…and it’s near relative, the Rectangle.
Don’t you just love a square? Squares are so solid and reliable and they fit in with other shapes without a single complaint. Not like those mean triangles with their elbows in everything ; )
So, what can you do with a square? Well, about as much as you can do with a rectangle, which is rather a lot.
First a reminder of how to make an EPP square:
Have a paper template ready. And a piece of fabric: You can make this easier by using a ready cut square of fabric like a charm or mini charm square. Or simply lay your template onto the wrong side of a piece of fabric & cut around it, leaving about 3/8” all the way around to fold over your paper template.
The paper pieces I am using here are from Sew and Quilt in the UK, where you can buy a range of sizes and shapes in varying amounts.
You can find them at http://www.sewandquilt.co.uk. People outside the UK might prefer to find some at www.paperpieces.com. They have a fabulous range of shapes including some unusual ones.
These pre-cut pieces are wonderful to use because they are all EXACTLY the same. They are only a little harder to sew through than regular paper and the accuracy they offer more than makes up for this.
They are called “Paper Pieces” but in fact they are fine card which allows your to fold your fabric neatly and accurately over the shape without bending or distorting it; something that can easily happen with regular paper.
I do use regular paper, when the size of template I want to use isn’t available to buy or when I’m working with much larger squares and/or rectangles. Here is a a piece of a step quilt I am making from rectangles (the templates here are made from coloured paper that I found reduced in a stationery store). The finished size is seven and a half inches long, by three inches wide. You will see that the paper template is a little crumpled. This is because large shapes need to allow for more manipulation when basting and card can make this too difficult.
Secure your paper piece to your fabric with a pin to stop it moving while you sew. Then holding the two pieces together, fold the edges of the fabric over the square, securing them all the way around with a tacking stitch (a long running stitch). This is called basting.
Begin by pushing your needle in from the right side of the fabric and work your way around the square until you are back where you started. Finish on the right side of the fabric close to where you began.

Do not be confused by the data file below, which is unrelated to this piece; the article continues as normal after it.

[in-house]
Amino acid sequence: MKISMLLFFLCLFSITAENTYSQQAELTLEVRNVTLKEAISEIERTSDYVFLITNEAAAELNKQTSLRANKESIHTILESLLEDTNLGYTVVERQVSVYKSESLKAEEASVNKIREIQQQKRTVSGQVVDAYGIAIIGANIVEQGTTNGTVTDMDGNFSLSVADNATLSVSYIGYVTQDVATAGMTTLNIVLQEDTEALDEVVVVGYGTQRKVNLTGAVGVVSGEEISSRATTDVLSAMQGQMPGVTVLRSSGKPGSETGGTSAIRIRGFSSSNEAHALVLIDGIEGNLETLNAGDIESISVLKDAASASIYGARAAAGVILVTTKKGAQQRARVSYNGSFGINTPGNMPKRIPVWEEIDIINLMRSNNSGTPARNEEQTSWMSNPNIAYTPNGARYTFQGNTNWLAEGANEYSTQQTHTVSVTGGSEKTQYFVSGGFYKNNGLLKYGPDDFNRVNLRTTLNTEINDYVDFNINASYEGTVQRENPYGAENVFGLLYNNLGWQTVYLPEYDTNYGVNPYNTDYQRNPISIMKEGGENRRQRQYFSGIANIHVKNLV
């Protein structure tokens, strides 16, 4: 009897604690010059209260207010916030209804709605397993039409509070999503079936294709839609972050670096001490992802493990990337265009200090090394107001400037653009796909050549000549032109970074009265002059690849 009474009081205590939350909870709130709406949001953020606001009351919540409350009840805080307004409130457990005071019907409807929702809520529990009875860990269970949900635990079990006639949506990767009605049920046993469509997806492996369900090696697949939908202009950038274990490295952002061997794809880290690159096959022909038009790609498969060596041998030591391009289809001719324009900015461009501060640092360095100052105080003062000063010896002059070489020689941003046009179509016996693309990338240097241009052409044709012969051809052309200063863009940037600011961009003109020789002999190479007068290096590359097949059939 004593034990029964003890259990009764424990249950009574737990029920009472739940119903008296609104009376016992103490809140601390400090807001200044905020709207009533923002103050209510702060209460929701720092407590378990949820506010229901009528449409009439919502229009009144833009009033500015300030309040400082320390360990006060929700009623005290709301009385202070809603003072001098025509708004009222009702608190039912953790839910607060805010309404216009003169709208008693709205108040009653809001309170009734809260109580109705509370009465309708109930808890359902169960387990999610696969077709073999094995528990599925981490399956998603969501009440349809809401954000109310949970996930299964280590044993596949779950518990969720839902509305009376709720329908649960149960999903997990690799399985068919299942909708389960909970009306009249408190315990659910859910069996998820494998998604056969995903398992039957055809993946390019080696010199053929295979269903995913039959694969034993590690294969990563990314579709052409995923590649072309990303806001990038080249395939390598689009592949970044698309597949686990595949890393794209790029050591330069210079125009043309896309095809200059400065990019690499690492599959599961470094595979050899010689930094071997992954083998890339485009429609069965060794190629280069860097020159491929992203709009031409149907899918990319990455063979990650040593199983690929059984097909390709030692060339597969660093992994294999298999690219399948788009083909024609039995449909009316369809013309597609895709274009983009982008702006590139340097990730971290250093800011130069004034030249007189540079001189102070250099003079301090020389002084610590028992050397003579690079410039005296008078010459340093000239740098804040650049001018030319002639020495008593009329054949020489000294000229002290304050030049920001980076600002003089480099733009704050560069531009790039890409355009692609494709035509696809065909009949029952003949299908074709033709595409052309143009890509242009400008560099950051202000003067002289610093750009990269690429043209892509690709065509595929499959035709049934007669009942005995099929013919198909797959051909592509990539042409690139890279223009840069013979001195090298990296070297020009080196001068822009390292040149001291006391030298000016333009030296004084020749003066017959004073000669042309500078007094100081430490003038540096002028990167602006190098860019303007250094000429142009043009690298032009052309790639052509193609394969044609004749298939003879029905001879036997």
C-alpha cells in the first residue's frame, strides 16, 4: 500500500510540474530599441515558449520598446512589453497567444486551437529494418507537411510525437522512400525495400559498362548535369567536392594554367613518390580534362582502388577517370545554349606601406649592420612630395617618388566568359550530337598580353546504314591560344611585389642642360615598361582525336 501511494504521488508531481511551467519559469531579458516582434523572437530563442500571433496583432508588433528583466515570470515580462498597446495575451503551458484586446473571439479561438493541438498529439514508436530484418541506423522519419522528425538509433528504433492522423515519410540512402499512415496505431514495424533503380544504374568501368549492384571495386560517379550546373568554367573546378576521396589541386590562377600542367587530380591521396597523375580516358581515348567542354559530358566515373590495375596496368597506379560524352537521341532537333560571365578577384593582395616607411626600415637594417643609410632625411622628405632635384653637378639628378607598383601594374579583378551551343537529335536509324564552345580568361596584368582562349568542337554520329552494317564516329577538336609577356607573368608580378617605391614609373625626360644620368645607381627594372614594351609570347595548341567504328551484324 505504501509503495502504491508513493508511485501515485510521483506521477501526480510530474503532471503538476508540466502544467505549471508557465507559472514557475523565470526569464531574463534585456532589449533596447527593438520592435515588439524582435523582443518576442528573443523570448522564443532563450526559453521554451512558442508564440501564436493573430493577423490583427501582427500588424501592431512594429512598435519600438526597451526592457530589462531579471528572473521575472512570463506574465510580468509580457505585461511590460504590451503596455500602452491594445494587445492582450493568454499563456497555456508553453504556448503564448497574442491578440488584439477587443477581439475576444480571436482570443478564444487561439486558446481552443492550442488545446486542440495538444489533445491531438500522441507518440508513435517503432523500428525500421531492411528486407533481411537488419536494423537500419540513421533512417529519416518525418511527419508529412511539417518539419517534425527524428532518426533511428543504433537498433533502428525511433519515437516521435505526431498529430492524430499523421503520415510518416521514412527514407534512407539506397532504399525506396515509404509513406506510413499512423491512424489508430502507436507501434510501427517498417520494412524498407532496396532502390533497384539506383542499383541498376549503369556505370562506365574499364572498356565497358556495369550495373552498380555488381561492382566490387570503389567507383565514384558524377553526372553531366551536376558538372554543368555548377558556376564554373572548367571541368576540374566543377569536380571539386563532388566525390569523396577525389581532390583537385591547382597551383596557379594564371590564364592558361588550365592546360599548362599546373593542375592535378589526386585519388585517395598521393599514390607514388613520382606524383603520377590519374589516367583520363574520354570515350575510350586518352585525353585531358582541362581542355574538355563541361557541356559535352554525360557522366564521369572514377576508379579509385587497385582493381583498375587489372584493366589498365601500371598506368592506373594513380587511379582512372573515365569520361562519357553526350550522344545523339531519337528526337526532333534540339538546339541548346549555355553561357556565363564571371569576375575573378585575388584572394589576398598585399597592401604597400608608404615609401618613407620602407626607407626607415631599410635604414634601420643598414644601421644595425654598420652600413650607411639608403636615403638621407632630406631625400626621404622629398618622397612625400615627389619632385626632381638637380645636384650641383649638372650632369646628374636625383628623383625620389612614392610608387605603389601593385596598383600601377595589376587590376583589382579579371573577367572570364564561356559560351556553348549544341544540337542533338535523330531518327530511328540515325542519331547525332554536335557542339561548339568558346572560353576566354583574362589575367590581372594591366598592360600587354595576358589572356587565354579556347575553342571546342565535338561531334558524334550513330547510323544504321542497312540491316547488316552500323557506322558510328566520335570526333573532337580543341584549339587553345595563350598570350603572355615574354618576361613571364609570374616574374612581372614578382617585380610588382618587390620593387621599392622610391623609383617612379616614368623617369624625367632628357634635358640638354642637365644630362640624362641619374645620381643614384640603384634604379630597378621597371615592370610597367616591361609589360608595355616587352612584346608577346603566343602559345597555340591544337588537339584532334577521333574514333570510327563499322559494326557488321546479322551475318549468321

Here is a batch of 1 1/2″ inch squares I have just basted:
Some of the basting gets a bit higgledy-piggledy when you are in a hurry to make some progress, but it doesn’t matter as these stitches are temporary. The time to sew carefully is when you are sewing the squares together. You don’t have to knot your thread at each end because you will want to be able to pull it out easily, later. Just leave two little tails of thread. I often start with a knot but I don’t make a knot where I end. You will see that a little more fabric is folded on one side than another in the square on the top left hand side. This is to allow me to get the pattern where I want it on the other side. I can trim it later if I want to.
These little squares are made for a small quilt called ‘Wee Windows’ using Moda ‘Sunny Side’ mini charm squares They will be sewn in blocks of 4 with thin white sashing between to look like little windows and sewn into a background of grey pin dots. That’s the plan anyway.
Squares are everywhere and combine well with other shapes to dozens of patterns for small or large quilts but they can also be joined to make ‘picture’ blocks like a house, a person on a dog:
These are roughly made, just for this blog post, to show some uses for squares and rectangles but, if I was using these in a quilt I would probably angle the dog’s back, ears, face and paws, and round off the mans face and hands, to make them look more realistic. There are always improvements to be made….. but you get the idea.
TIP: Buy an A4 pad of 5 mm squared graph paper and doodle in it to see what shapes and patterns you can design for yourself with squares and rectangles. Some online sites allow you to download these for free. Here are some examples I have come across, though I haven’t tried them.
Alternatively, head on over to my ‘Simple Squares (and Rectangles)’ Pinterest board where you will find plenty of quilt designs made up of squares and rectangles.
I also have a plenty of EPP boards on Pinterest that might give you further inspiration:
‘EPP Ideas and Tutorials’ at this address:
‘EPP Mini and Micro Mini Quilts’ at this address:
EPP and PP(Paper Pieced) Patched Pictures at this address:
EPP Printable Templates and Shape Sheets at this address:
I hope this post inspires you to dream up some new creations with squares and rectangles.
Bye for now…